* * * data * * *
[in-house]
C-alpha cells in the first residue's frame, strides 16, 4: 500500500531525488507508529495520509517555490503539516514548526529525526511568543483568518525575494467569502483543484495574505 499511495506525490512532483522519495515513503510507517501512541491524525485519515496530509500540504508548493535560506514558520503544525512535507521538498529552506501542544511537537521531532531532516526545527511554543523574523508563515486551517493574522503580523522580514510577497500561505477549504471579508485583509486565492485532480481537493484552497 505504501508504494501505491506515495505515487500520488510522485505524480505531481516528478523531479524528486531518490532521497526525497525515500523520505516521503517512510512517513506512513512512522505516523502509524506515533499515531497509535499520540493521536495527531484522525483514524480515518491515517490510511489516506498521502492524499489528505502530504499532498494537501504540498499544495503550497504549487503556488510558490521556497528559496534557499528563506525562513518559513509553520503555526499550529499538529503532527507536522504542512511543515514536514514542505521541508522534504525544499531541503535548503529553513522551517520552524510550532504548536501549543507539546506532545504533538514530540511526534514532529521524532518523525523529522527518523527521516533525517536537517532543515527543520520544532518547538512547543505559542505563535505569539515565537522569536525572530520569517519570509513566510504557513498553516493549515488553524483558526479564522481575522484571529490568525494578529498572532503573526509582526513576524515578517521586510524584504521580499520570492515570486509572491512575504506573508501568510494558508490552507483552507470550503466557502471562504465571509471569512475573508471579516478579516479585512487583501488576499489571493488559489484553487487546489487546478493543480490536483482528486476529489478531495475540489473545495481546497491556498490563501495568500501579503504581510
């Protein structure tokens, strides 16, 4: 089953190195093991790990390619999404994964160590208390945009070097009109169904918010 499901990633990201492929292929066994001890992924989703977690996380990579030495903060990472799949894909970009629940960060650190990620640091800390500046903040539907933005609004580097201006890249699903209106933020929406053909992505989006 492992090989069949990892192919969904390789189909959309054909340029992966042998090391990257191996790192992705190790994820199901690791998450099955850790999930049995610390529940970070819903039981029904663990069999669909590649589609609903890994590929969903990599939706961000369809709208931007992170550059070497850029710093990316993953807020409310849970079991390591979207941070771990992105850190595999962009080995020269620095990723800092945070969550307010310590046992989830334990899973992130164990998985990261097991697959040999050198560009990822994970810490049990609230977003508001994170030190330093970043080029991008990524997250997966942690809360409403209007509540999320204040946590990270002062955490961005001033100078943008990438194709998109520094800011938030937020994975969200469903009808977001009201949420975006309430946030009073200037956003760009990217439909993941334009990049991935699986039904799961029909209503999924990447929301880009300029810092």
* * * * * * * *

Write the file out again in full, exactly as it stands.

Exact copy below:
[in-house]
C-alpha cells in the first residue's frame, strides 16, 4: 500500500531525488507508529495520509517555490503539516514548526529525526511568543483568518525575494467569502483543484495574505 499511495506525490512532483522519495515513503510507517501512541491524525485519515496530509500540504508548493535560506514558520503544525512535507521538498529552506501542544511537537521531532531532516526545527511554543523574523508563515486551517493574522503580523522580514510577497500561505477549504471579508485583509486565492485532480481537493484552497 505504501508504494501505491506515495505515487500520488510522485505524480505531481516528478523531479524528486531518490532521497526525497525515500523520505516521503517512510512517513506512513512512522505516523502509524506515533499515531497509535499520540493521536495527531484522525483514524480515518491515517490510511489516506498521502492524499489528505502530504499532498494537501504540498499544495503550497504549487503556488510558490521556497528559496534557499528563506525562513518559513509553520503555526499550529499538529503532527507536522504542512511543515514536514514542505521541508522534504525544499531541503535548503529553513522551517520552524510550532504548536501549543507539546506532545504533538514530540511526534514532529521524532518523525523529522527518523527521516533525517536537517532543515527543520520544532518547538512547543505559542505563535505569539515565537522569536525572530520569517519570509513566510504557513498553516493549515488553524483558526479564522481575522484571529490568525494578529498572532503573526509582526513576524515578517521586510524584504521580499520570492515570486509572491512575504506573508501568510494558508490552507483552507470550503466557502471562504465571509471569512475573508471579516478579516479585512487583501488576499489571493488559489484553487487546489487546478493543480490536483482528486476529489478531495475540489473545495481546497491556498490563501495568500501579503504581510
């Protein structure tokens, strides 16, 4: 089953190195093991790990390619999404994964160590208390945009070097009109169904918010 499901990633990201492929292929066994001890992924989703977690996380990579030495903060990472799949894909970009629940960060650190990620640091800390500046903040539907933005609004580097201006890249699903209106933020929406053909992505989006 492992090989069949990892192919969904390789189909959309054909340029992966042998090391990257191996790192992705190790994820199901690791998450099955850790999930049995610390529940970070819903039981029904663990069999669909590649589609609903890994590929969903990599939706961000369809709208931007992170550059070497850029710093990316993953807020409310849970079991390591979207941070771990992105850190595999962009080995020269620095990723800092945070969550307010310590046992989830334990899973992130164990998985990261097991697959040999050198560009990822994970810490049990609230977003508001994170030190330093970043080029991008990524997250997966942690809360409403209007509540999320204040946590990270002062955490961005001033100078943008990438194709998109520094800011938030937020994975969200469903009808977001009201949420975006309430946030009073200037956003760009990217439909993941334009990049991935699986039904799961029909209503999924990447929301880009300029810092």